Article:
goto Appendx main menu Preface :
Darell W. Fields
Kevin L. Fuller
Milton S.F. Curry
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In late 1991, the three founding editors were faced, along with our colleagues at the Harvard Graduate School of Design, with several troubling institutional conflicts—some unique to Harvard, others unique to elite universities, some unique to the "problem of architecture," and still others unique only to the academy. Nevertheless, we all—and we speak here of an ad hoc group of individuals—coalesced to confront  blatant and subtle acts of discrimination, exclusion, and cultural ignorance. It was within that struggle that we felt the need to expand our circle of allies beyond the confines of architecture. And it was in the course of that expansion that we realized who our friends were. We speak here of "friends" in the sense of identifying comrades who, instead of reciting the rhetoric of difference and subalterity, actually take it upon themselves to respond to calls from persons, such as us, who find themselves in need of support and are not getting it from those "sources" or "procedures" provided by prevailing conceptions of architecture. Appendx 1 page break 7 | 8 

Let us now expand on the difference between Appendx and other journals, collections of essays, etc., that attempt to address issues of ethnicity, class, sexuality, and gender (we continue to list these almost as a litany because it is important that we resist the political right's attempts to label anything that unveils and names normative problematics on a structural level as "political correctness" or the like). Appendx is intended to mark a new beginning for architectural discourse. Seeking a space for the diffusion of multiple voices and disciplines on the subject matters mentioned, the challenge was to "position" the journal relative to market forces in the publishing arena without compromising the radicality of its prospective contents. In so doing, we quickly realized that we were constantly being overdetermined and categorized by those who cared little or nothing about our most passionate intentions for the project, but were more concerned with its "packaging." 

The questioning about "what we were really trying to do with this journal?" came from all sides. From the publishing side, the question was couched in terms of marketability and economic viability. Within architecture, the questions from colleagues almost always focused on their presumption that because all three of us were black, we were attempting to establish a separate identity for the "black architect," aligning us with a separatist or strictly bourgeois project based solely on racial identity; this was absolutely not the case. We continue to face the arrogance of members of the academy who presume that we are "not of letter," as if the pursuit of this venture requires us, beforehand, to attain the proper "academic qualifications" to arrive at a "true" academic sense of our "place."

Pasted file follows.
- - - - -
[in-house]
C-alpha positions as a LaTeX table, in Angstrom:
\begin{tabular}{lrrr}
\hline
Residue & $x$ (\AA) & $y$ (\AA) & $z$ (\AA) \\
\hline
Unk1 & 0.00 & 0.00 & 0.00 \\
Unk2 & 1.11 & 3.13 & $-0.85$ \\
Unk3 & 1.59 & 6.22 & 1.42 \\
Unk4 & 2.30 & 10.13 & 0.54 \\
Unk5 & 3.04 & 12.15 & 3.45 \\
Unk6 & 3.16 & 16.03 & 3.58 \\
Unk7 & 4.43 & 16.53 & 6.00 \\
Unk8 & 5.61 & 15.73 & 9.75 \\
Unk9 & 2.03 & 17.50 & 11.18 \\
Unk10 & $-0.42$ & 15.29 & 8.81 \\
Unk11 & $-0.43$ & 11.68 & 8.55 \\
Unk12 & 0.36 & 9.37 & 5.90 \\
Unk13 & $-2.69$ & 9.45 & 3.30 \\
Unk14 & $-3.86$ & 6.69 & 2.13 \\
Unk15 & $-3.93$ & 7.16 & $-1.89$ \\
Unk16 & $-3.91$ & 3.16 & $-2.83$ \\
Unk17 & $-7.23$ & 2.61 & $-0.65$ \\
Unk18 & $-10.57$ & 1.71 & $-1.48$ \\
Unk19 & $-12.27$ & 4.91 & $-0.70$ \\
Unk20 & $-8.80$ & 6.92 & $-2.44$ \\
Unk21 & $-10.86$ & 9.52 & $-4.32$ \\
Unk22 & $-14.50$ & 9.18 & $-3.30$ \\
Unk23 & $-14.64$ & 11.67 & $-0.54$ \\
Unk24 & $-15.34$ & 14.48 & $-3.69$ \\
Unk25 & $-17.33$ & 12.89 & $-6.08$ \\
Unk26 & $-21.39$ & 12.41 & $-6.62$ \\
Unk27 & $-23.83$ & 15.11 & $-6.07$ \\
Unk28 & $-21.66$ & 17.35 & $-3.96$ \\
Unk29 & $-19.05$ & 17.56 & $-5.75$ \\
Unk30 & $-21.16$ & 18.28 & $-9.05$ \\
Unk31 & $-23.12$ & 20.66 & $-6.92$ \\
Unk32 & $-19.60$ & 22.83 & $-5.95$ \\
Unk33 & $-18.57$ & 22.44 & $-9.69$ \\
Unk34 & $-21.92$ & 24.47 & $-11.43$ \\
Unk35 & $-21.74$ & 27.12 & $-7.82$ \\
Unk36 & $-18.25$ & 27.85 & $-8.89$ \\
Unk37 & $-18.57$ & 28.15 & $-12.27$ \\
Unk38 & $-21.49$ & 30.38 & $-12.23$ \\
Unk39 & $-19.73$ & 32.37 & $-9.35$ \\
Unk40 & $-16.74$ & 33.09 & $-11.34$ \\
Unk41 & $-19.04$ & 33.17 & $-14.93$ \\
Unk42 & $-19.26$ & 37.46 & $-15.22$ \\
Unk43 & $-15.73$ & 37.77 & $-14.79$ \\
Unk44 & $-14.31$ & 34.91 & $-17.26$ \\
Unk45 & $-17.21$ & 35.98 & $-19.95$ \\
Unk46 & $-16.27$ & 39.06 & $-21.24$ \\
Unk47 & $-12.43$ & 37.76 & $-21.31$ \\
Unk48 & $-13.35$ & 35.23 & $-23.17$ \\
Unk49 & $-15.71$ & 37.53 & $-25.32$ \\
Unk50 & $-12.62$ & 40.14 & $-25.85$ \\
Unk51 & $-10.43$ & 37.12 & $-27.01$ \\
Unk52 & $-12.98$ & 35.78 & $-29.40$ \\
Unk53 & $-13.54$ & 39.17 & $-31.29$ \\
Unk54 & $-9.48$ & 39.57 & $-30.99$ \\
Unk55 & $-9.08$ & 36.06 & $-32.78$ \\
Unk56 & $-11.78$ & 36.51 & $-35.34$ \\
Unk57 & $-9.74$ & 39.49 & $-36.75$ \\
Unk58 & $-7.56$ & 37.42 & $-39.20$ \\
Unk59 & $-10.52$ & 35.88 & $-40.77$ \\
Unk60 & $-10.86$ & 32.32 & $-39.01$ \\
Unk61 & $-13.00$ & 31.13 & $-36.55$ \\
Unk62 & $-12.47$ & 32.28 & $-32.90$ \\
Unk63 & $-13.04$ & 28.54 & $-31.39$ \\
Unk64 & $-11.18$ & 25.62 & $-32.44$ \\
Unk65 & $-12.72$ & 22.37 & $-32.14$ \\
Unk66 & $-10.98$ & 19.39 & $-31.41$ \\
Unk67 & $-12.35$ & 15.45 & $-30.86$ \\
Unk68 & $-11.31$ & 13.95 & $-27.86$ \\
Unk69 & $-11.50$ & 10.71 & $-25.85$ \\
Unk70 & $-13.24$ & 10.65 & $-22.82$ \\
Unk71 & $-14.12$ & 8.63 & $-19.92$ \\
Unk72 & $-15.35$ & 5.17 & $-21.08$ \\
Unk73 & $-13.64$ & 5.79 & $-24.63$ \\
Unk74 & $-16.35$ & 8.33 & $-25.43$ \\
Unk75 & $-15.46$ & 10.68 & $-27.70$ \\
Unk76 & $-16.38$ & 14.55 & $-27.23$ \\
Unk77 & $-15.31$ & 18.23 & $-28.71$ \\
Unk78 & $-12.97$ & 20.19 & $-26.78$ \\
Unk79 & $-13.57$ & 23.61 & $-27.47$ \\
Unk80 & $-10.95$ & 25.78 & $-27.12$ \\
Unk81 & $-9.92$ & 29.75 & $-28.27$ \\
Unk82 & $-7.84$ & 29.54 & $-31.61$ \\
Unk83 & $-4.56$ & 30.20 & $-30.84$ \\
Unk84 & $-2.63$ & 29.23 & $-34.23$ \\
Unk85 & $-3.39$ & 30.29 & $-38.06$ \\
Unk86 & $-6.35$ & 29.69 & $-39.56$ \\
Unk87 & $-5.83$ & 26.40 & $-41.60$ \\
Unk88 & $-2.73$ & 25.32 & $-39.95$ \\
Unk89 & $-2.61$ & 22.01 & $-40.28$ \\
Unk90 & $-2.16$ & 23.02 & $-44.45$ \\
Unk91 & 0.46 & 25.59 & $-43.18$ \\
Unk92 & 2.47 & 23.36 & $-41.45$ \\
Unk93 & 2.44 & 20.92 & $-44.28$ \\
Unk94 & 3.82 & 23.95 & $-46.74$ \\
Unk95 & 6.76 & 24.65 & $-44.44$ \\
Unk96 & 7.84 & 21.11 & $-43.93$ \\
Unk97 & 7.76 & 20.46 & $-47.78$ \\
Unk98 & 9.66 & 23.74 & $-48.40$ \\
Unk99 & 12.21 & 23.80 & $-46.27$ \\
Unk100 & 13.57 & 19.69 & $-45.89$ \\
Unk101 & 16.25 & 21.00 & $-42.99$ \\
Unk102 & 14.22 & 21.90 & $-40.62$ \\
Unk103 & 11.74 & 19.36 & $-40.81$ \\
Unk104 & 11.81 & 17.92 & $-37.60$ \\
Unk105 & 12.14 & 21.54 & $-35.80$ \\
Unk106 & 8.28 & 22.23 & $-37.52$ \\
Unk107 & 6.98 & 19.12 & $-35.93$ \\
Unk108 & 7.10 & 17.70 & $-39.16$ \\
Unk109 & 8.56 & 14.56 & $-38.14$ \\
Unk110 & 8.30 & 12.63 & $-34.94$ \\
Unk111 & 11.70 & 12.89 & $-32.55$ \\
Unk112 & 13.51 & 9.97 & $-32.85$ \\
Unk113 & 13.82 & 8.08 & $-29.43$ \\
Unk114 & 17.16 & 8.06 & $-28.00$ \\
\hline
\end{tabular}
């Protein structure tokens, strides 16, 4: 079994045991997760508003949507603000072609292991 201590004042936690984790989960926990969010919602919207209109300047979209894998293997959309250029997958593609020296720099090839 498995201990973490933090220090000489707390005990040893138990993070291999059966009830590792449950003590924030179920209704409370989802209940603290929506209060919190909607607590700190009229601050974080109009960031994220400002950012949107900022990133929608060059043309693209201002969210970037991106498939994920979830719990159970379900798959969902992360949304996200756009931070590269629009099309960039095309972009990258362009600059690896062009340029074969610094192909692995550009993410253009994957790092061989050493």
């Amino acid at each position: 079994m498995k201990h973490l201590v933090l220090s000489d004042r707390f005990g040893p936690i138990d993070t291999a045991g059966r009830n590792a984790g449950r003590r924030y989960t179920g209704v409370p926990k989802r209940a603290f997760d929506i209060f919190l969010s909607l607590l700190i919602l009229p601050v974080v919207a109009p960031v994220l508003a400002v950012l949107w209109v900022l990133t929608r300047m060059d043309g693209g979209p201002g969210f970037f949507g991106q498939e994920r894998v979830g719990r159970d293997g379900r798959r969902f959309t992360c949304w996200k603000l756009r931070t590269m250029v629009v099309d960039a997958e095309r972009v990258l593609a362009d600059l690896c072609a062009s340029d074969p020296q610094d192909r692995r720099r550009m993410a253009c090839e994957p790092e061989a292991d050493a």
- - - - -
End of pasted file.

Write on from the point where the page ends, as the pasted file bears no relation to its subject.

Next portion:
As for questions posed by representatives of other disciplines, the most frequently asked was, "What does architecture have to do with literature?" In fact, more than once at the 1992 Modern Language Association convention, one of us was faced with that same question, which when posed by literati working in cultural theory seemed all the more  puzzling. The question we would have expected was more like, "What doesn't architecture have to do with literature or cultural theory?" We couldn't help but leave this and other conferences thinking how much work we need to do within our discipline, and how much work others need to do in their respective disciplines to increase the sites of interdisciplinary discussion and understanding. 

Within the life of the journal, we hope to present a multiplicity of views, reflections, and ideas that invigorate and initiate a rigorous approach to questions of cultural theory, difference, and so on. Far from laying claim to any single identity such as black, male, heterosexual, homosexual, female, etc., it is our hope that the journal Appendx 1 page break 8 | 9will become home for a great number of voices, articulating intersubjective positions and theoretical proposals in as free a context as we can provide. This means holding issues of "political correctness" at arm's length and suspending moral judgment of other identities that we—or potential contributors—consider to be non-negotiable. The projects that will appear in these pages appear on their own terms and are readily exposed to the consequences of their actions. Let us state very clearly in this inaugural issue that those who speak in these pages are speaking first and foremost for themselves. 

Finally, we would like to thank the editorial board for their continued support. We look forward to the growth and evolution of this group of supporters and contributors, and look to the readership to engage in dialogue with us in these pages and, most important, from your respective domains. 
 
the end  The Editors


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